How does a student learn to study?
I have thought about this a lot as I watch my community college freshmen struggle with time management, study skills, active reading, writing essays and papers. I think back to my own experience of how I learned to study. I was one of those students who did minimal work in high school and still managed to get good grades. Granted, my grades weren’t great, and if I had actually worked I am sure they could have been amazing and maybe the trajectory of my life would have been totally different, but let me be brutally honest when I say I never, once studied until I got to college.
With this in mind, I got to college and I didn’t know how to study. At all.
Somehow, I landed myself in an Honors Program at NC State. I don’t remember what this meant other than I lived in an Honors Dorm and that I received free tickets to every cultural event that came through the college, but once I got to college, I HAD to study. Of course, there were no classes in how to study, but thankfully–for me–I had something others didn’t have. I had Marie.
Marie was my freshman college roommate. We had met at a Catholic youth retreat (Search?) our senior year, liked each other, and decided to be roommates when we both realized we were going to State. Marie was majoring in subjects I had never heard before: molecular biology and other science-y subjects that I can’t recall right now as I write. Suffice to say, Marie knew how to study and since we lived together in a tiny dorm room, I just copied Marie. If Marie sat at her desk and read with lots of highlighters, I sat at my desk and read with lots of highlighters. If Marie was reviewing her notes from class, I reviewed my notes from class. If Marie was reading, I was reading. If Marie was typing, I was typing. When Marie took study breaks, I took study breaks. When Marie ate, I ate. When Marie sang Indigo Girls, I sang Indigo Girls. And when Marie got A’s, I got A’s.
I don’t think she realized how much I just watched her and did what she did (see–I was already an educational researcher, even way back then!), but Marie saved me that first year of college. I got straight A’s that fall semester in my five classes and applied to transfer to UNC Chapel Hill. I was one of 50 sophomore transfers accepted, and then–after a brief, fun, productive year at NC State–our paths separated.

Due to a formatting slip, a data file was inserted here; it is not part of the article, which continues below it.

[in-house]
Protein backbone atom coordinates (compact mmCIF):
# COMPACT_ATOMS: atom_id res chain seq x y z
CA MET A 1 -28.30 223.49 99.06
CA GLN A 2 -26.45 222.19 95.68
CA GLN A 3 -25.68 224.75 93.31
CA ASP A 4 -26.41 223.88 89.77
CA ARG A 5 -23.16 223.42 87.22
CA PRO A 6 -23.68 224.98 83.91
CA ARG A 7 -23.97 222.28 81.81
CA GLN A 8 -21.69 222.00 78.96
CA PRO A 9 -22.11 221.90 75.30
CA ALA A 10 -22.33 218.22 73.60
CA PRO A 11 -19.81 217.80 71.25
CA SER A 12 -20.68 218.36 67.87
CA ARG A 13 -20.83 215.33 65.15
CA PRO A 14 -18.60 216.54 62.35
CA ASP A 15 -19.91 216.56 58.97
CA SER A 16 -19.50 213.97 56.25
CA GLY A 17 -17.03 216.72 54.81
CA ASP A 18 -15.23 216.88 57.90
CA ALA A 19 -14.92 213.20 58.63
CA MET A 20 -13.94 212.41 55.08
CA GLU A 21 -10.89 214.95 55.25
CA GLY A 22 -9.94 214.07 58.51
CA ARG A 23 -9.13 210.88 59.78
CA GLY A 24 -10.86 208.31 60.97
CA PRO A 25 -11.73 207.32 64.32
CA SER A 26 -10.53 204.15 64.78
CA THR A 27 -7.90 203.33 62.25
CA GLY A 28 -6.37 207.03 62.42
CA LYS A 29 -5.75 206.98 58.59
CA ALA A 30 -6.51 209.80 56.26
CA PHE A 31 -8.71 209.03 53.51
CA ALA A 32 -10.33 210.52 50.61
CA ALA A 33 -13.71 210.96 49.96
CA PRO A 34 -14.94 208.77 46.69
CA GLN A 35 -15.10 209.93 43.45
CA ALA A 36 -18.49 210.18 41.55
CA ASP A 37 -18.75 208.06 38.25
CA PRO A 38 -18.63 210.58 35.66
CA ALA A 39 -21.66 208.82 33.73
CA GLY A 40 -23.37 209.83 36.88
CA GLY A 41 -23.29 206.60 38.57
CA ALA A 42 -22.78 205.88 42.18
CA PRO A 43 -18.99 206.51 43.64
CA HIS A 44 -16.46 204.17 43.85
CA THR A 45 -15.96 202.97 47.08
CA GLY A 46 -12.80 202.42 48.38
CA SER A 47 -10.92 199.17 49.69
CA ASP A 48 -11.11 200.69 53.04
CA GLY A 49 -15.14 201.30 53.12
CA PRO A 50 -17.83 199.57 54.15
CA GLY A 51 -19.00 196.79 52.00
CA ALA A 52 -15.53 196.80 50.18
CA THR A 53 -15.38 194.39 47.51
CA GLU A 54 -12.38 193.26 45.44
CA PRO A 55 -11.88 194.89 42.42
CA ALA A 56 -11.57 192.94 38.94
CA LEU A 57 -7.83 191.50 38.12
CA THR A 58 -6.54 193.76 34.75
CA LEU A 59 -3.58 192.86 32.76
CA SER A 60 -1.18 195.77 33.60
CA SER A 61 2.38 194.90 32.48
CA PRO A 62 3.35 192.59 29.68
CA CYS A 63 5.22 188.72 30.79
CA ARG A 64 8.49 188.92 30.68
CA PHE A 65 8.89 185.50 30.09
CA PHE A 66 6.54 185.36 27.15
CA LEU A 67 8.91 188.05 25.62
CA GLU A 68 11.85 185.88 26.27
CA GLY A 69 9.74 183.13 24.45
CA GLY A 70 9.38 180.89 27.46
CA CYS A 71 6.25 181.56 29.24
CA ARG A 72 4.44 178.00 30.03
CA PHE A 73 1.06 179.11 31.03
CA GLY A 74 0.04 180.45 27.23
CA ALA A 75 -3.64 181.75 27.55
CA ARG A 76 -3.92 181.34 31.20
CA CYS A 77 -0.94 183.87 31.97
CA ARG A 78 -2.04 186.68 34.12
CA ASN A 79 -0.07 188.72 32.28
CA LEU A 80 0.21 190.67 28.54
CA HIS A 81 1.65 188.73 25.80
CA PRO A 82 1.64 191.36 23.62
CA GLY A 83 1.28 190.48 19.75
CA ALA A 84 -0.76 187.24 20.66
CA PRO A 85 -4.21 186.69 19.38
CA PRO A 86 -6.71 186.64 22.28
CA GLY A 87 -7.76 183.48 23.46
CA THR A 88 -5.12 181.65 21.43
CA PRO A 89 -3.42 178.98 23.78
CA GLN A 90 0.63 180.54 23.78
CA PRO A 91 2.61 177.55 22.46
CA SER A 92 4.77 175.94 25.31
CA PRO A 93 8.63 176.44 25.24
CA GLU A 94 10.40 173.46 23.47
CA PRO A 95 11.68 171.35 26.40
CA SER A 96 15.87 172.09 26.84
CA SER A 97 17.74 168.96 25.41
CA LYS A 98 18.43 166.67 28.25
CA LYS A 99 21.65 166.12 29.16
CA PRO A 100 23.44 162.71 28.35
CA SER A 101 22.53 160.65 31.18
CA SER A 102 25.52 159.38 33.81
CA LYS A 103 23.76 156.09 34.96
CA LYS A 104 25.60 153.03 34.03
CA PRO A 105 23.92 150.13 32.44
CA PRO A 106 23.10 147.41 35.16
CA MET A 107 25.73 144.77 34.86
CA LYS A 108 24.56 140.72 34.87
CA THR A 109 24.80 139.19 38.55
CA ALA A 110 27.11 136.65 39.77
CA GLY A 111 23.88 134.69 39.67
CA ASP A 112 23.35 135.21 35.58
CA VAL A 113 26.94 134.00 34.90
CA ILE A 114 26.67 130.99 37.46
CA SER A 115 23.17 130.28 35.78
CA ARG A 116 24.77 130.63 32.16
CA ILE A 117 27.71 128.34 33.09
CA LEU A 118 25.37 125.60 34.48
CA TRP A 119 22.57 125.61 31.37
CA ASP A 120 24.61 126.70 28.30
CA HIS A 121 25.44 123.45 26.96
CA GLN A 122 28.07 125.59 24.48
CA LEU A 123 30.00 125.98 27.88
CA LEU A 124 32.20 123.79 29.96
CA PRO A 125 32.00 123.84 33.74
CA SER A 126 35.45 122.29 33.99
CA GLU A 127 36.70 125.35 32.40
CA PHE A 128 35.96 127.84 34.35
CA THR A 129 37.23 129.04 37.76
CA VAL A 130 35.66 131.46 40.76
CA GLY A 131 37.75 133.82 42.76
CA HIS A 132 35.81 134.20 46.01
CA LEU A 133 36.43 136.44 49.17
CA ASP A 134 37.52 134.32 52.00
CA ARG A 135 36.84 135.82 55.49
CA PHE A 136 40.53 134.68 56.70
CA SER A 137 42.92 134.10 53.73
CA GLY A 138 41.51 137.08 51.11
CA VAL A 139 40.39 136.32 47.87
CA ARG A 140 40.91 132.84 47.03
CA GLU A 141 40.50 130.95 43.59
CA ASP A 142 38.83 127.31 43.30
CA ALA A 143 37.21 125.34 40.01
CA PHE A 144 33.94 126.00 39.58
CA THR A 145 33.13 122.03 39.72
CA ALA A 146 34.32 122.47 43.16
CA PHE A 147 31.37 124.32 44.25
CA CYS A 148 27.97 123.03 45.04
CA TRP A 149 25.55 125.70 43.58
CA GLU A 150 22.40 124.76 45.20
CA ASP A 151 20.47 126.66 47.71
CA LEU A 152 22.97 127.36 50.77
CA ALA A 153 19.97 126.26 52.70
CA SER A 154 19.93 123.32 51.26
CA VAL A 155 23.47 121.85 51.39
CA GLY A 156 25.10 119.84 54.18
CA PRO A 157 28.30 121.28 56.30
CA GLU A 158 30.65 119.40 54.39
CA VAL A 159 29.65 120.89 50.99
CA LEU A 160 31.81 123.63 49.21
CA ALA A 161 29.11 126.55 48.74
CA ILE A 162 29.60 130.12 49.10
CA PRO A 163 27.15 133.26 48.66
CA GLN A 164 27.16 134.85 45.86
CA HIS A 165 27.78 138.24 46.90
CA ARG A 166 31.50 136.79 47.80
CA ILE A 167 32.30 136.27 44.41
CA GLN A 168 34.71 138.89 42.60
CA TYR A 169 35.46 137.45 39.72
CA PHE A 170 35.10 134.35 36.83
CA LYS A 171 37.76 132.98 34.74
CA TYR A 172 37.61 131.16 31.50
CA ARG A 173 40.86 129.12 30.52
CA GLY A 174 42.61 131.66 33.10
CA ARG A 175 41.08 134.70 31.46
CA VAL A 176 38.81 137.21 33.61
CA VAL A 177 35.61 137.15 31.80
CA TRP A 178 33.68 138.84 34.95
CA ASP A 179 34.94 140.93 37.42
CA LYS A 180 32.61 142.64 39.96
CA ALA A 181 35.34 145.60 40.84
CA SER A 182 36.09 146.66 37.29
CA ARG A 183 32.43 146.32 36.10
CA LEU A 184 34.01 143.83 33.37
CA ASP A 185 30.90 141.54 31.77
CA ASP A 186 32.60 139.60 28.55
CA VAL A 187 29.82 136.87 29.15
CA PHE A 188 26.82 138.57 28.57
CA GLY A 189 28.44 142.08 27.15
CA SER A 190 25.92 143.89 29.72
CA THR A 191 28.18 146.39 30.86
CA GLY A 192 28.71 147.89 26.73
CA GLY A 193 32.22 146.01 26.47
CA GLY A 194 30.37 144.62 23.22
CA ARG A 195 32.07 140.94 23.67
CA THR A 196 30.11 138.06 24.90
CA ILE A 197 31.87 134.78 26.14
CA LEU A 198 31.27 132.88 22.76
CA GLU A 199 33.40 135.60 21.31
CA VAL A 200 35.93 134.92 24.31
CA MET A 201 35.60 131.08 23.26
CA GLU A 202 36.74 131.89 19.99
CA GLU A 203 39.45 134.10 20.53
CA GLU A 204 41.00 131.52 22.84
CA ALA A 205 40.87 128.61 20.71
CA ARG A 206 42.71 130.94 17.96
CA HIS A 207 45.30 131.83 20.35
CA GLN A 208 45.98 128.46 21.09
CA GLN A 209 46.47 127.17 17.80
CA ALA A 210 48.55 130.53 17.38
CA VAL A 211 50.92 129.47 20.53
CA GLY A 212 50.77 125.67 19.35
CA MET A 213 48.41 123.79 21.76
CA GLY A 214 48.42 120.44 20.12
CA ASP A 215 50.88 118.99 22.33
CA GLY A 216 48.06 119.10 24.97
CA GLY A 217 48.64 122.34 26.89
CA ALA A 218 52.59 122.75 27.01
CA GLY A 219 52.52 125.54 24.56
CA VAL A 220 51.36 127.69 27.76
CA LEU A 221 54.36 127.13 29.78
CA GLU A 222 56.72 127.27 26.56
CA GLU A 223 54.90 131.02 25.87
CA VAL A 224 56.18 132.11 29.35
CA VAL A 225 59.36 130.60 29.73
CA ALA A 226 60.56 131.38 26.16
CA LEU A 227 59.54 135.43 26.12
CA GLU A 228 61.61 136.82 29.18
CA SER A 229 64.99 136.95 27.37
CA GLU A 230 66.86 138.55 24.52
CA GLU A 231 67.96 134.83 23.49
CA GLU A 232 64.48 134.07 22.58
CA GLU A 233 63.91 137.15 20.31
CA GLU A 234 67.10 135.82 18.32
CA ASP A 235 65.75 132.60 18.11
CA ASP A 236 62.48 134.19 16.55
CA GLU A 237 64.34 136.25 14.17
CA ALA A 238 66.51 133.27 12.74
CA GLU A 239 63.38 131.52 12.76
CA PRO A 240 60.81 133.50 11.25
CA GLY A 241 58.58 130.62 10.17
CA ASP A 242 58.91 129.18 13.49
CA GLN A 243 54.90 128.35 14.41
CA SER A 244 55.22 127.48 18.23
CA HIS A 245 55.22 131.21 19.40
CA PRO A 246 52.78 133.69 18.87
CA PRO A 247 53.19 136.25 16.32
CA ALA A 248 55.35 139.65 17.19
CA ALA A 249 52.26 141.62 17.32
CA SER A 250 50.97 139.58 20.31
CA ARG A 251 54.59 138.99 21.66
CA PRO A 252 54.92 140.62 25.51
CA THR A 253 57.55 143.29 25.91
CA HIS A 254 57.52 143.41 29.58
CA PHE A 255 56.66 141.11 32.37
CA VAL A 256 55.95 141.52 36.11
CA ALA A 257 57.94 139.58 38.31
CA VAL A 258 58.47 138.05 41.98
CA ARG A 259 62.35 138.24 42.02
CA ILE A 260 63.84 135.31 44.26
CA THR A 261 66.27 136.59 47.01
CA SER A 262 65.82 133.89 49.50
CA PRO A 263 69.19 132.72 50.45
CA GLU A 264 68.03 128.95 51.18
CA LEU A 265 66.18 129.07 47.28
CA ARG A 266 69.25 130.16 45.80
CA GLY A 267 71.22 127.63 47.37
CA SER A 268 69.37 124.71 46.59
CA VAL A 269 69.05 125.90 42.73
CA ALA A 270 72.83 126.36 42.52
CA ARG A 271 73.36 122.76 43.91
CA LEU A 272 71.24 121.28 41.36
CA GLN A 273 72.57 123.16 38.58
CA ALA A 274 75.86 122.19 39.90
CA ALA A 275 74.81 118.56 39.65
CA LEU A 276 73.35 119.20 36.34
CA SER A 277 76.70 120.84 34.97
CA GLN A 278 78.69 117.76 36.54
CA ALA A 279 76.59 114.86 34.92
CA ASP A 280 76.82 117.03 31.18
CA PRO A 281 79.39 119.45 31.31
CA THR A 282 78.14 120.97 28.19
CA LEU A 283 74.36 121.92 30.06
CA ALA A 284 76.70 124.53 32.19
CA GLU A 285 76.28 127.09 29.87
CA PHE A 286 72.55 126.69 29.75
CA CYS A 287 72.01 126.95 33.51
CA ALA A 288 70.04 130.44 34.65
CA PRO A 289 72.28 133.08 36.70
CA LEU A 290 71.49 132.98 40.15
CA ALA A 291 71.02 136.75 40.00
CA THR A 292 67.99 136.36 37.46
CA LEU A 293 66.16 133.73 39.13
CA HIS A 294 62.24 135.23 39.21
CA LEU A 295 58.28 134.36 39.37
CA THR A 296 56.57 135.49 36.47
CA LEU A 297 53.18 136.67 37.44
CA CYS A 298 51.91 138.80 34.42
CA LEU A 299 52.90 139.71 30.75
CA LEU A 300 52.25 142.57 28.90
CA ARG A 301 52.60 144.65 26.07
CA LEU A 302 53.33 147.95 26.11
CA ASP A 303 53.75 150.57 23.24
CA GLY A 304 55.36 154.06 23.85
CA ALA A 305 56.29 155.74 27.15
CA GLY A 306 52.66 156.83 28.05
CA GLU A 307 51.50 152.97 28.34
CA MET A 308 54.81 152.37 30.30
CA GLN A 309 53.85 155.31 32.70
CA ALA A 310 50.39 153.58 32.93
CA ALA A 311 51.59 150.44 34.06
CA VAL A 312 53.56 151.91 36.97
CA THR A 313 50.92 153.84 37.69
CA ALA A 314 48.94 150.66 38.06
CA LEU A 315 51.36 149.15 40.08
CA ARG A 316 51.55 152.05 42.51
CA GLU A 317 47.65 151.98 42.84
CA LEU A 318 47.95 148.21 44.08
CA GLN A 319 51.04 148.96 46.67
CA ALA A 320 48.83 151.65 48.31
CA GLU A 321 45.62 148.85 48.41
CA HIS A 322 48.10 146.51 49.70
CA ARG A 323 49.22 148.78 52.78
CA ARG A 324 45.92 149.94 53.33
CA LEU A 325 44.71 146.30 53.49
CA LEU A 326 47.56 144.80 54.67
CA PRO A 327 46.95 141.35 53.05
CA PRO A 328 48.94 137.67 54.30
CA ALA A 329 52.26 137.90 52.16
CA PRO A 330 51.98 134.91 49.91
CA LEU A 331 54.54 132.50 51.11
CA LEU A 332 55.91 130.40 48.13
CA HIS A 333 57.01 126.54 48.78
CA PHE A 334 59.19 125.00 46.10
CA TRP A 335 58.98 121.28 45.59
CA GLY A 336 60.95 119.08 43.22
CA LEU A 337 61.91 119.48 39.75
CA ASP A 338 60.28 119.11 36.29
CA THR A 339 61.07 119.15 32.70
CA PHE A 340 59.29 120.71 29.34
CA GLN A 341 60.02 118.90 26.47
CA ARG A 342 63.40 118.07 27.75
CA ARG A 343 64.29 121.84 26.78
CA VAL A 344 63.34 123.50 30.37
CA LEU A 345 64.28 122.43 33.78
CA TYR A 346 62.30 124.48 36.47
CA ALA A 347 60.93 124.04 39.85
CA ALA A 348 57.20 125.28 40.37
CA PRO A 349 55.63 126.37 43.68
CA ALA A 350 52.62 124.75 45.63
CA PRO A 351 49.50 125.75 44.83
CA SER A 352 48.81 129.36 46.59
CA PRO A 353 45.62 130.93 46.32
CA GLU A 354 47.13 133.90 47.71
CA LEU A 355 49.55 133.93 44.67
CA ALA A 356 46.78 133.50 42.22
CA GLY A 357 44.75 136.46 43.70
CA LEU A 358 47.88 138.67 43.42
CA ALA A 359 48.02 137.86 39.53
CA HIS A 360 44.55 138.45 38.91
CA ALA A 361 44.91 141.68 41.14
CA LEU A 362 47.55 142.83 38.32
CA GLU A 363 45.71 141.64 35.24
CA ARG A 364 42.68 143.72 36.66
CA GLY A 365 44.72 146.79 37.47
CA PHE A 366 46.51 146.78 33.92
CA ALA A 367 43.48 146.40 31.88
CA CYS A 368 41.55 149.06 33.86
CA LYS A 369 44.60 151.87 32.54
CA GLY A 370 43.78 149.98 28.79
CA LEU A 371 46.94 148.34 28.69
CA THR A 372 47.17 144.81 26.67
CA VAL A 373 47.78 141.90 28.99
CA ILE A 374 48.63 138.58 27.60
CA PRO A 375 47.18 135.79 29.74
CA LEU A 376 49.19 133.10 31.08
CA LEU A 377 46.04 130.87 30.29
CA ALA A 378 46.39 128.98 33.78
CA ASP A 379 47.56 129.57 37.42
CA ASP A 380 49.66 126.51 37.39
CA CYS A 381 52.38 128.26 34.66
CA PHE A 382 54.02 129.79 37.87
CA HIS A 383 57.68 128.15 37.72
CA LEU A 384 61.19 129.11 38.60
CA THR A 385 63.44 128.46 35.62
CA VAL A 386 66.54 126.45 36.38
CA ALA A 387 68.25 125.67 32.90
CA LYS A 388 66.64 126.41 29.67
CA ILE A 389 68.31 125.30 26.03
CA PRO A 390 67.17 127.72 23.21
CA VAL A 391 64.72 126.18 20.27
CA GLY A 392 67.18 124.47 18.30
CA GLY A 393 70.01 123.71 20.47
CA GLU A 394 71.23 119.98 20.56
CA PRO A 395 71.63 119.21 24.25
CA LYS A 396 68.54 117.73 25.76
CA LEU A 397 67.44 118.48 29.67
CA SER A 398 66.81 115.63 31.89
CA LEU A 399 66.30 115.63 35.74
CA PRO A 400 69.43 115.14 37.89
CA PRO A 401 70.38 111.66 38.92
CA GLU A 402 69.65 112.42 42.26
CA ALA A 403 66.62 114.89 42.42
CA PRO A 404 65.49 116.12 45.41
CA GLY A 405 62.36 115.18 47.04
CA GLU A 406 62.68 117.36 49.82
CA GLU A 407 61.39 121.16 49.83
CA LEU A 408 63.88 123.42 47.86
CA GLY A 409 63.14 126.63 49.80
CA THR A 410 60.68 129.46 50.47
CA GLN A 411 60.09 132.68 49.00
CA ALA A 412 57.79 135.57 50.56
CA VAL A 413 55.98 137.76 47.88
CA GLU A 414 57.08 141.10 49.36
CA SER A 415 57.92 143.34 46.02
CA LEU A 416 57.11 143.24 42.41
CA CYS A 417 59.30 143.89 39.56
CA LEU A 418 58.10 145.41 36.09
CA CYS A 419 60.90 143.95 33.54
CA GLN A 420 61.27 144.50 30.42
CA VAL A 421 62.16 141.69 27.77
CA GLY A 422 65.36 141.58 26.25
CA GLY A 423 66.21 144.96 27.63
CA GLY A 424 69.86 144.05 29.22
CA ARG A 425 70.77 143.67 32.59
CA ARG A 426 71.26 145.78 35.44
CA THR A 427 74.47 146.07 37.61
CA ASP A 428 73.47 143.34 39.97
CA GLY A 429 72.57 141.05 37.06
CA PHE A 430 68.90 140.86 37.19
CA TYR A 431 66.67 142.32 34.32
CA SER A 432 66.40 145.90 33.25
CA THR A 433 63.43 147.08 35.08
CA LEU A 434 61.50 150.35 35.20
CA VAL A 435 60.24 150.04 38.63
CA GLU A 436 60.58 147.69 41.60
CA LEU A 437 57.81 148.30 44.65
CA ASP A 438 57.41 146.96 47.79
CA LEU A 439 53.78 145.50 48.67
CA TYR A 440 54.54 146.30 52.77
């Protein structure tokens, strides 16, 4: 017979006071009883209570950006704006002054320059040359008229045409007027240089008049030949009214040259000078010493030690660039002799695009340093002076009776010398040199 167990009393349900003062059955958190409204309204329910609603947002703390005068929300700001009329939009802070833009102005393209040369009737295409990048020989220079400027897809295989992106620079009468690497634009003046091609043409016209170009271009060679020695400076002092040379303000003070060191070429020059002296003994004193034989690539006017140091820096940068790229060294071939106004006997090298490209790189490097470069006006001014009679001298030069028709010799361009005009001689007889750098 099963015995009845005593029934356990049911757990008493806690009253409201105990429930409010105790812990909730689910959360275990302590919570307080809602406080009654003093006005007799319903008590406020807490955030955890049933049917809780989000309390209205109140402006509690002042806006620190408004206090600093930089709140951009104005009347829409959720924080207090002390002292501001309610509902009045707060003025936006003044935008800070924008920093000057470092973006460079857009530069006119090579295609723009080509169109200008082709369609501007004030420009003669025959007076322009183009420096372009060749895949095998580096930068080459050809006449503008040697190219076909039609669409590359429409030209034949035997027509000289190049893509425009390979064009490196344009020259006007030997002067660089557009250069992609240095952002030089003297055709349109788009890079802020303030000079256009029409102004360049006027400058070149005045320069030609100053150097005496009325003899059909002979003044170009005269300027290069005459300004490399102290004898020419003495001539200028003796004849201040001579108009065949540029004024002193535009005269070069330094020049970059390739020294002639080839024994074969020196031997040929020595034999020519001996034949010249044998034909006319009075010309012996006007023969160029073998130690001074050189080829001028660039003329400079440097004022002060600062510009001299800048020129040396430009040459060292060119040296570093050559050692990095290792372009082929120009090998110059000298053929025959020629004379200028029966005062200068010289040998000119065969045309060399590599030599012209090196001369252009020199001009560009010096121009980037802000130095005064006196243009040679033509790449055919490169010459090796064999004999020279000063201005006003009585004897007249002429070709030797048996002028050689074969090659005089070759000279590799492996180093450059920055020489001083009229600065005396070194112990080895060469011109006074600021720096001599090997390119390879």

Marie hard at work at her desk:
A study break with Bridget, studying with Bridget. How did we all fit into that room?!
You maybe gleaned from this that Marie was pretty awesome and that’s true. Even though we lived together 20+ years ago, I still feel such a connection to her. She made me love synchronized swimming and taught me the basics. We were perfect broccoli partners–she liked the stalks and I liked the trees (still do!). She knew my secret slob habit of allowing toothpaste to collect in a disgusting, crusty blob so that I couldn’t put the top on. And, of course, shadowing her every academic move made her part of me a bit more.
The post goes on to give information to join the registry for Be The Match, a bone marrow registry that is free.
I felt like someone had punched me when I saw this. Considering that I haven’t seen Marie in person in almost 15-20 years (I have lost count), I was surprisingly deeply upset. I wanted to do something, but…
…let me tell you one of my bizarre random fears: Anything going into, near, and or hurting/touching my spine. Maybe it was watching the blood spray across a medical resident’s face as my college boyfriend received a spinal tap way back in 1996, or maybe it’s pure primal instinct, but I love the spine, especially my spine, and I won’t let anything touch it. This feeds into why I am such a rabid pro-natural childbirth advocate and had two almost 10lb babies with no epidurals. My spine is sacred to me.
But the life of a friend is more sacred, right?
So, I have registered with Be The Match. I would like to report that I did this with no second thoughts, but that’s a total lie. I have almost clicked the “Take me off the registry” hyperlink almost every day this week, but I can’t bring myself to do it. I doubt I will be Marie’s match (but wouldn’t that be freakin’ awesome?!), but I might be someone else’s Marie’s match–right? So, here it goes:
This is me collecting my DNA via my cheek cells:
This is what the completed registration packet looks like:
This is Nico dropping it in the mailbox (and yes, that is chocolate all over his face):
I have been meaning to blog about learning study skills forever (see my To Do list below), but this post ended up being about how I learned to study from an amazing friend 20+ years ago, and that sometimes you need to think about how much someone else mattered to you and what you can do to give back. I can’t imagine the long academic life I have led without it beginning with Marie.
Love you, slime. Fight cancer like the tiny amazon you are. I’d have long, scary needles inserted into my spine for you any day.
(For more into on how to become a bone marrow donor, please go to Be The Match. People of color are especially needed, but any/everyone helps. I know if I were sick, I’d want my friends to do that for me, or my kids, or my husband. I’d do it for you and the idea of it scares me shitless.)